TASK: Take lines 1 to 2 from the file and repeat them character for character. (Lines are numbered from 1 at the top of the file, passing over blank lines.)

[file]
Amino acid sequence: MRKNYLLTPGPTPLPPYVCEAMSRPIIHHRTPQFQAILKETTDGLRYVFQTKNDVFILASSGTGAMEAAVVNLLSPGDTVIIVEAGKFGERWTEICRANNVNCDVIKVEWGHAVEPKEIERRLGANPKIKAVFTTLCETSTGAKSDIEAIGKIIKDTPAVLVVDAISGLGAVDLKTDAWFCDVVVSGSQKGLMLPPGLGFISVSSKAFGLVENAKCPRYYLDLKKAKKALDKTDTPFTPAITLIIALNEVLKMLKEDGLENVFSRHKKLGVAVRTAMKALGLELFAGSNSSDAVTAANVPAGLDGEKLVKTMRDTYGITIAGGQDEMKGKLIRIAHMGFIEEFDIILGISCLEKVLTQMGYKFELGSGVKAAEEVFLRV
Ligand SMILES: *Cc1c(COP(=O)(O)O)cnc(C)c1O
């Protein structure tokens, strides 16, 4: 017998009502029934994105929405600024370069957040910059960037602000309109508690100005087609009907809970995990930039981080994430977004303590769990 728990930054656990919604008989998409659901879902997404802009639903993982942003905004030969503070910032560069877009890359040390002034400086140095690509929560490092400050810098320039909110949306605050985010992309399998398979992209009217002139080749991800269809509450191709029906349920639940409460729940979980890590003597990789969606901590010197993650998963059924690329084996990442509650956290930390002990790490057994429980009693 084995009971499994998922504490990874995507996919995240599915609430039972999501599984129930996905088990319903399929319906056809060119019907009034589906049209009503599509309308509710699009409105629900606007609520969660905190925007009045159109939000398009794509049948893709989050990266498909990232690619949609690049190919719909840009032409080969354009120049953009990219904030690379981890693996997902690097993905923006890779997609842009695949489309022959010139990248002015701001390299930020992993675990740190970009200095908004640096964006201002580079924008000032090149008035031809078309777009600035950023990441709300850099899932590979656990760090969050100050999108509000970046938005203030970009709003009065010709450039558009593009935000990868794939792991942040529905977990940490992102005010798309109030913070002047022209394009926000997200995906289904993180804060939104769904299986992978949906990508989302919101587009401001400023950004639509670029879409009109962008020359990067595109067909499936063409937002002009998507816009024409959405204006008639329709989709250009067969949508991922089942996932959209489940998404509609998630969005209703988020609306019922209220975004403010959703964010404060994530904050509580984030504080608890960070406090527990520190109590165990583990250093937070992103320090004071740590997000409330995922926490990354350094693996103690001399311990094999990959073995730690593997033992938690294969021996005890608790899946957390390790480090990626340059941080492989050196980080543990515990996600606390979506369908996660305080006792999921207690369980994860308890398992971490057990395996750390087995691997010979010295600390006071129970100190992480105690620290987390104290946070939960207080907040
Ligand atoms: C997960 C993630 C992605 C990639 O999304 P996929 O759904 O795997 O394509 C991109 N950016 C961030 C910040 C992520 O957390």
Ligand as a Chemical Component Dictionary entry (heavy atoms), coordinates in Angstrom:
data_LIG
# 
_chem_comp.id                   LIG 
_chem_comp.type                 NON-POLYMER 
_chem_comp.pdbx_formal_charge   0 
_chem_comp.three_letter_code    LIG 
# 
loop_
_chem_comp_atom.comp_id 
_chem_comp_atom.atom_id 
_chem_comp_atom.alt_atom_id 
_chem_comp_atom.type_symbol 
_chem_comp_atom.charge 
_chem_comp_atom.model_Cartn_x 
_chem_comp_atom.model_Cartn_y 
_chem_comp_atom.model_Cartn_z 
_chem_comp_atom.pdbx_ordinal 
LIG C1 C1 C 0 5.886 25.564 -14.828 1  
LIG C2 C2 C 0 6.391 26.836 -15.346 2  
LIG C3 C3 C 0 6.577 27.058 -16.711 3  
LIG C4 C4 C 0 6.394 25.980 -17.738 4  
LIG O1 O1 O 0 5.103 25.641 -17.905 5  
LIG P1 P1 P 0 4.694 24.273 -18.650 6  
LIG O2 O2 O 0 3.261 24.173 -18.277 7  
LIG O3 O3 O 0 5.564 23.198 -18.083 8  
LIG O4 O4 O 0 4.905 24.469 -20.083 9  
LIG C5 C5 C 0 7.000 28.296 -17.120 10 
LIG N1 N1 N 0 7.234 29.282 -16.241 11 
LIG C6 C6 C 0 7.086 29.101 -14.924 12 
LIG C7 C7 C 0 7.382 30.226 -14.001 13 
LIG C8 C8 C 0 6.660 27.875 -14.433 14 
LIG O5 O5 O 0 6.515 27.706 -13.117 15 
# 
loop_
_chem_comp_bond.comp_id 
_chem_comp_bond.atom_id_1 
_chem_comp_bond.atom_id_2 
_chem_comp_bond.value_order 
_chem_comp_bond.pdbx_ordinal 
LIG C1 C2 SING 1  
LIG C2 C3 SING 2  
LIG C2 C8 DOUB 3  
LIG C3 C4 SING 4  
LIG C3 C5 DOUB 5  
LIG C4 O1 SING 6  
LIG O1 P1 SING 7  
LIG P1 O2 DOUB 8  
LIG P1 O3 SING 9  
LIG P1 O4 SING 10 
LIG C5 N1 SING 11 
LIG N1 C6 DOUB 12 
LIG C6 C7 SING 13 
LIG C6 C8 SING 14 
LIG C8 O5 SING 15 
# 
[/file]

Amino acid sequence: MRKNYLLTPGPTPLPPYVCEAMSRPIIHHRTPQFQAILKETTDGLRYVFQTKNDVFILASSGTGAMEAAVVNLLSPGDTVIIVEAGKFGERWTEICRANNVNCDVIKVEWGHAVEPKEIERRLGANPKIKAVFTTLCETSTGAKSDIEAIGKIIKDTPAVLVVDAISGLGAVDLKTDAWFCDVVVSGSQKGLMLPPGLGFISVSSKAFGLVENAKCPRYYLDLKKAKKALDKTDTPFTPAITLIIALNEVLKMLKEDGLENVFSRHKKLGVAVRTAMKALGLELFAGSNSSDAVTAANVPAGLDGEKLVKTMRDTYGITIAGGQDEMKGKLIRIAHMGFIEEFDIILGISCLEKVLTQMGYKFELGSGVKAAEEVFLRV
Ligand SMILES: *Cc1c(COP(=O)(O)O)cnc(C)c1O